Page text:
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The term danger music is often used to describe music that is believed to carry an element of danger for either the performer or the listener. As a specific form, it is usually a variety of experimental music or noise music. The concept first arose in the 20th century with the Fluxus movement. Common tools used include altering noise levels, singing provocative lyrics, and adding potentially harmful elements to live performances.
Sound volume is one common weapon in the arsenal of danger music performers. The music may play with different levels of intensity, eventually hitting volume levels that could frighten or even cause permanent hearing damage to listeners. Performers could also fuse music with loud sounds such as explosions. Theoretically, extremely loud sounds could also cause so-called brown notes, or noise levels so high that they induce loss of bowel control.
A sense of danger can also be achieved through lyrics. Performers may attempt to put hidden or even overt messages about things perceived as evil like evil spirits or serial killers. In some instances, lyrics may even encourage physical harm to the performer, the listener, or to other individuals — in one extreme example, lyrics could command the singer to tear out his eyes.
Another element of danger music might include potentially harmful stunts where performers put themselves or crowd members into dangerous situations. For example, a performer might bring explosives onto the stage or drive a large vehicle through a crowd. Some bands perform with prepared instruments as well, and these devices would be rigged with amplifying devices or harmful additions like chainsaws or razors.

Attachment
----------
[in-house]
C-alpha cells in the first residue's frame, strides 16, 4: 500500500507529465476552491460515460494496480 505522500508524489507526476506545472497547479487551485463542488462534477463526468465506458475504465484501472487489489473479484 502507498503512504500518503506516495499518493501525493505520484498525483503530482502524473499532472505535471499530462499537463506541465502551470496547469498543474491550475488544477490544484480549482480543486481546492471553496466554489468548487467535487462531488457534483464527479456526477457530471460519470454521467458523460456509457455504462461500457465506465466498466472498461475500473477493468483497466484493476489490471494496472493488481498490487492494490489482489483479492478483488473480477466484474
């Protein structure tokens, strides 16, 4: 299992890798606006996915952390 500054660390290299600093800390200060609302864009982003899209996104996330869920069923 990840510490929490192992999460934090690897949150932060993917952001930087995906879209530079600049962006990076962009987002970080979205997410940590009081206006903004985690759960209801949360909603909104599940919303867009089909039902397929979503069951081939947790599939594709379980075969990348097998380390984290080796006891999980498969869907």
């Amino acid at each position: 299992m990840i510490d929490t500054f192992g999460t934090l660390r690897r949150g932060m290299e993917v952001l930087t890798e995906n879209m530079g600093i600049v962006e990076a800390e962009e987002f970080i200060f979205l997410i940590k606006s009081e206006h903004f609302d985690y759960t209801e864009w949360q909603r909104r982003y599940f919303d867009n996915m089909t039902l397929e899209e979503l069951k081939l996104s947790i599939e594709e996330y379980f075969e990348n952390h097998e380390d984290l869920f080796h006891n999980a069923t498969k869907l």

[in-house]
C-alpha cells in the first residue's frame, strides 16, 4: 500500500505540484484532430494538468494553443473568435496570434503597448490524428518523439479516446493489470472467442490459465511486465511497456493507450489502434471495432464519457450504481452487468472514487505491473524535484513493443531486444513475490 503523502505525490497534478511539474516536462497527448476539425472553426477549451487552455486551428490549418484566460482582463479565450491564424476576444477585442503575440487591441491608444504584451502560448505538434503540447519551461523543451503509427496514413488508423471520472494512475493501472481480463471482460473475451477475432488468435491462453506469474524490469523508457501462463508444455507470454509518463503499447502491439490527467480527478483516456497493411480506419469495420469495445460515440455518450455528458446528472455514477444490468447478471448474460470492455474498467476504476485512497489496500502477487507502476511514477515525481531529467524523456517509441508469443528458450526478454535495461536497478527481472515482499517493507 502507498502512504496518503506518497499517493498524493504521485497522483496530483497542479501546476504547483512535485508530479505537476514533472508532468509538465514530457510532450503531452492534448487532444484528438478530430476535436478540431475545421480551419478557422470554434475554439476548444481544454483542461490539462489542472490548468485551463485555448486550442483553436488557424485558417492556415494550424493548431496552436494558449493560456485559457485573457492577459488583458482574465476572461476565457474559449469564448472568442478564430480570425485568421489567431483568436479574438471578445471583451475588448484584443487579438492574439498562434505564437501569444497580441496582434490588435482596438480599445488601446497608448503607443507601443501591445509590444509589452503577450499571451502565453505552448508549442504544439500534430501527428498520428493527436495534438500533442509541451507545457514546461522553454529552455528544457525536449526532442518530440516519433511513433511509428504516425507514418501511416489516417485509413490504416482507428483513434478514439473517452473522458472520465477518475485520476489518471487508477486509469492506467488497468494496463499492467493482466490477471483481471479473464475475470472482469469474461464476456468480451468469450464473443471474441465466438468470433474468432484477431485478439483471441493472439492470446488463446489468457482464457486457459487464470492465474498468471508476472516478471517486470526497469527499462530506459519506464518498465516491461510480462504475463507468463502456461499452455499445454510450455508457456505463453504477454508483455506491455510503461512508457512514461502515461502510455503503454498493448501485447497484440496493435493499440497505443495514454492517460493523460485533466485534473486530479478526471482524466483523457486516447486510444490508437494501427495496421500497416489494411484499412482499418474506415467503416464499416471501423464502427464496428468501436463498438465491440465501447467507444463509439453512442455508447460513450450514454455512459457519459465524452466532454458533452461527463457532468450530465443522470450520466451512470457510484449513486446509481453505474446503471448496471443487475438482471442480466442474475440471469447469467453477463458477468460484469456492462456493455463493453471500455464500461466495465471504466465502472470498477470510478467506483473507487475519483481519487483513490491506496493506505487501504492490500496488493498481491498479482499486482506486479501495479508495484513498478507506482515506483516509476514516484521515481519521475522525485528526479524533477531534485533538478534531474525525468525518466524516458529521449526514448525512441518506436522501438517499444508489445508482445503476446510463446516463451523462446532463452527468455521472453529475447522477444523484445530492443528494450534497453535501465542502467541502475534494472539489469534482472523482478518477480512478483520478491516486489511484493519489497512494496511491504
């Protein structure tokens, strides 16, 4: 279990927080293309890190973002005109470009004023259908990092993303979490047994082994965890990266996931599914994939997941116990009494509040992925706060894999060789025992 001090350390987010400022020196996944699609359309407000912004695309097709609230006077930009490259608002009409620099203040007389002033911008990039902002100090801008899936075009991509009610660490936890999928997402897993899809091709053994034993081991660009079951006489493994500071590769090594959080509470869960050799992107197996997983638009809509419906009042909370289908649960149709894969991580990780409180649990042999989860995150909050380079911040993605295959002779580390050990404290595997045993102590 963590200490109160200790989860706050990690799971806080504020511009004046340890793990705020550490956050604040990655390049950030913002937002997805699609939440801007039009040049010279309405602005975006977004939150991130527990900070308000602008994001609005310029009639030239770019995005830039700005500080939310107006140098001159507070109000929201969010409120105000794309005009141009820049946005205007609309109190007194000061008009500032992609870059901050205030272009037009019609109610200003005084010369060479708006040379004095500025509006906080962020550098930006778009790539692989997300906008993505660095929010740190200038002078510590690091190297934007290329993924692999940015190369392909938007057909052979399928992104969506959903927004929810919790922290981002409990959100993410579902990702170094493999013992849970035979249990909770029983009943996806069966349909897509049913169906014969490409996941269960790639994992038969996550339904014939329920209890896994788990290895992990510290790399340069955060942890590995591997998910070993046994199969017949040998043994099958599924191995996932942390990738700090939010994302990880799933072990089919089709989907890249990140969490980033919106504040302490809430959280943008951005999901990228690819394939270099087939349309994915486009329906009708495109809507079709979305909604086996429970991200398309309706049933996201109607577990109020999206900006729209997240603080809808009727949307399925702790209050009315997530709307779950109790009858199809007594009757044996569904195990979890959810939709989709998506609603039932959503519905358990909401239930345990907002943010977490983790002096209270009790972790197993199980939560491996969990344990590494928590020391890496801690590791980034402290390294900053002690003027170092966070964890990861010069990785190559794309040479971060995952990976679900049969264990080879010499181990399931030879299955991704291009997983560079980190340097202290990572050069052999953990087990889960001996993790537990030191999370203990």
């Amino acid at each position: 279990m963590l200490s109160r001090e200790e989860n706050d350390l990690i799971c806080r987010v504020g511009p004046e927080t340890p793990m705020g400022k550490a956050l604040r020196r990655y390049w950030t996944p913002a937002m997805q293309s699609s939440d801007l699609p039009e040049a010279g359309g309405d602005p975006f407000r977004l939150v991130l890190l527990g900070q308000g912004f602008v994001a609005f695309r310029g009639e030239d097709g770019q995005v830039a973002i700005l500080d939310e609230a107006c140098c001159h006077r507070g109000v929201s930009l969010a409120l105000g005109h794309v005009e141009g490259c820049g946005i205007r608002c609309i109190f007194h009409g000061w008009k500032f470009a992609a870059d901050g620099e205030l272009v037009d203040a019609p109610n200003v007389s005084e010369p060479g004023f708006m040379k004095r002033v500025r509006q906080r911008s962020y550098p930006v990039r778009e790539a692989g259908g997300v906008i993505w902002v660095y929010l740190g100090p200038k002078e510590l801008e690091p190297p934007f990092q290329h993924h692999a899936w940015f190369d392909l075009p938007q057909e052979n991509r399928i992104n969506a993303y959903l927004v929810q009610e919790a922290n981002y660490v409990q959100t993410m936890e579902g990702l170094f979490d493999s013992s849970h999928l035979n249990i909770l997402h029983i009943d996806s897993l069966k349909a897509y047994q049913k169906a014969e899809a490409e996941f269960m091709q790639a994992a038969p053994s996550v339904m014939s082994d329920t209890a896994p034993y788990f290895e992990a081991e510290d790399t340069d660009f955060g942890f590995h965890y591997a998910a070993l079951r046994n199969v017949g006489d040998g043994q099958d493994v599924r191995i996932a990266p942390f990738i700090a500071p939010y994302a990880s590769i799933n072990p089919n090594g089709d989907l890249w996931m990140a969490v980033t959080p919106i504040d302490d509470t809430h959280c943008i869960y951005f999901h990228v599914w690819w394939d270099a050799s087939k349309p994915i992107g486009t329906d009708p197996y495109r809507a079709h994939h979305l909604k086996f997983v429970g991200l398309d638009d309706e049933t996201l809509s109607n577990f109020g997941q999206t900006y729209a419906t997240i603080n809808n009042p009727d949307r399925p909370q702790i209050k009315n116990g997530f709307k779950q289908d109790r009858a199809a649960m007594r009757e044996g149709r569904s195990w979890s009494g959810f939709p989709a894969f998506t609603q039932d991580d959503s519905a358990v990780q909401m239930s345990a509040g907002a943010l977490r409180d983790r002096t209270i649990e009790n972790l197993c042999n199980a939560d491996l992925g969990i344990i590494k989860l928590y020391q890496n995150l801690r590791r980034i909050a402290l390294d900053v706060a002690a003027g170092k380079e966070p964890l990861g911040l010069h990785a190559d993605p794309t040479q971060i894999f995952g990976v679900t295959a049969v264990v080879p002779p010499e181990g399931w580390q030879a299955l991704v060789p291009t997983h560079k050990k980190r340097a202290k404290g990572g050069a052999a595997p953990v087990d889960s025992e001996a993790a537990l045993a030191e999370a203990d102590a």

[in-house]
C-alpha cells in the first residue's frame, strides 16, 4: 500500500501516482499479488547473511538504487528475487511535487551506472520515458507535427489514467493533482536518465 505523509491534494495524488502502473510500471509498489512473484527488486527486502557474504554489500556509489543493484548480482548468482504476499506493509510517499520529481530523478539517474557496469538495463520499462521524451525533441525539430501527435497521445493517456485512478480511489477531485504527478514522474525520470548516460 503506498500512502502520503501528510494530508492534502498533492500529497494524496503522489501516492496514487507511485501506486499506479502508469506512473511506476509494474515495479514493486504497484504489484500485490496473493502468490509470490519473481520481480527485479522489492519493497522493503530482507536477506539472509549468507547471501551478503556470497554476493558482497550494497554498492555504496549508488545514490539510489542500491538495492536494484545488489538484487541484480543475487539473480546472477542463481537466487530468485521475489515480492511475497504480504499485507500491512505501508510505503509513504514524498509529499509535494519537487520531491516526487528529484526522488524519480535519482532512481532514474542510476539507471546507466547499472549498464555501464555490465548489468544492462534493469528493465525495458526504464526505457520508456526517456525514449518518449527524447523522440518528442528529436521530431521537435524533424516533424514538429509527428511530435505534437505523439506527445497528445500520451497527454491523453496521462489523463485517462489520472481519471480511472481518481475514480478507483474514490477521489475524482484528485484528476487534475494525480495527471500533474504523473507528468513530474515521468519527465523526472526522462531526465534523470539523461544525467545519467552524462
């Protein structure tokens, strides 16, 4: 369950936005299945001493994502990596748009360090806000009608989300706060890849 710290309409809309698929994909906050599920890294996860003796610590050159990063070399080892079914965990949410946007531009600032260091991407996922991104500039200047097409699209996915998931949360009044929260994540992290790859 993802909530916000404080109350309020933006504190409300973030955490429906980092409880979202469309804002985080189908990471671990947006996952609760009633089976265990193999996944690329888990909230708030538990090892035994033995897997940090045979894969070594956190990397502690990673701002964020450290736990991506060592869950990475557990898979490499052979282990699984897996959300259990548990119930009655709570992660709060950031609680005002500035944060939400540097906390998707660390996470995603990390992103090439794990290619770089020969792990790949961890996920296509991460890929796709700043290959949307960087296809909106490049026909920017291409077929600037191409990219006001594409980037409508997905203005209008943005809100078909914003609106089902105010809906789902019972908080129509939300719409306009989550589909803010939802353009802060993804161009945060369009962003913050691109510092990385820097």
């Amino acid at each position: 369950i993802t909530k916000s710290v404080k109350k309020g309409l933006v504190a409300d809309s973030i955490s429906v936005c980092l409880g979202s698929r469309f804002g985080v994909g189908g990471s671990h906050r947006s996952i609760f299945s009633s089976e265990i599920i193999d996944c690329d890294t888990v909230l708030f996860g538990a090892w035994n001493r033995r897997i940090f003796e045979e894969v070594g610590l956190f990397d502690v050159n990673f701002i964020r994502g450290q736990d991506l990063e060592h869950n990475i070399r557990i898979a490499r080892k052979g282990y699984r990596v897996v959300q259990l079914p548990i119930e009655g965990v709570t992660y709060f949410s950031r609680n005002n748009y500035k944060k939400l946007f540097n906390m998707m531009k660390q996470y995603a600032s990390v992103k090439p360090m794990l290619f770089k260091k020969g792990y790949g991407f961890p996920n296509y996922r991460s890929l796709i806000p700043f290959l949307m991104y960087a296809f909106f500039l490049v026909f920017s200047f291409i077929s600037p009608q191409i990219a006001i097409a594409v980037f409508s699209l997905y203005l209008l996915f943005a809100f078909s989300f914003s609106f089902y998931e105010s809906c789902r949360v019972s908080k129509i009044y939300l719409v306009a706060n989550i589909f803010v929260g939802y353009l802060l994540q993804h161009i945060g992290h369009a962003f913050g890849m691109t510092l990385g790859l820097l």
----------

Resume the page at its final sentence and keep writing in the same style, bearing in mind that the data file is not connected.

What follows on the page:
Few pieces of danger music have ever been publicly performed. When a performance is scheduled, concerns and protests often lead to the cancellation of the event. Even for permitted performances, crowd participants are sometimes instructed to sign legal waivers that release the band from any injury responsibilities. The Japanese noise band Hanatarash was one infamous example of this approach.
Danger music arguably represents the most boundary-pushing mode of experimental music. The latter term refers to music that does not fit into a traditional mode, but rather embraces new styles and approaches. Experimental music like danger music is also notable for its unpredictability. These factors make this type of musical part of an avant-garde philosophy in arts and media that pushes boundaries and challenges common assumptions.
The experimental inspiration for danger music was the Fluxus movement. Born from the turbulent 1960s, this movement focused on using various forms of media in music. Performers also approached performances with a theatrical flair. Loud screaming was one danger music component that arose from the Fluxus movement. Many of these elements thrived in the rock punk genres that emerged in the late 20th century.
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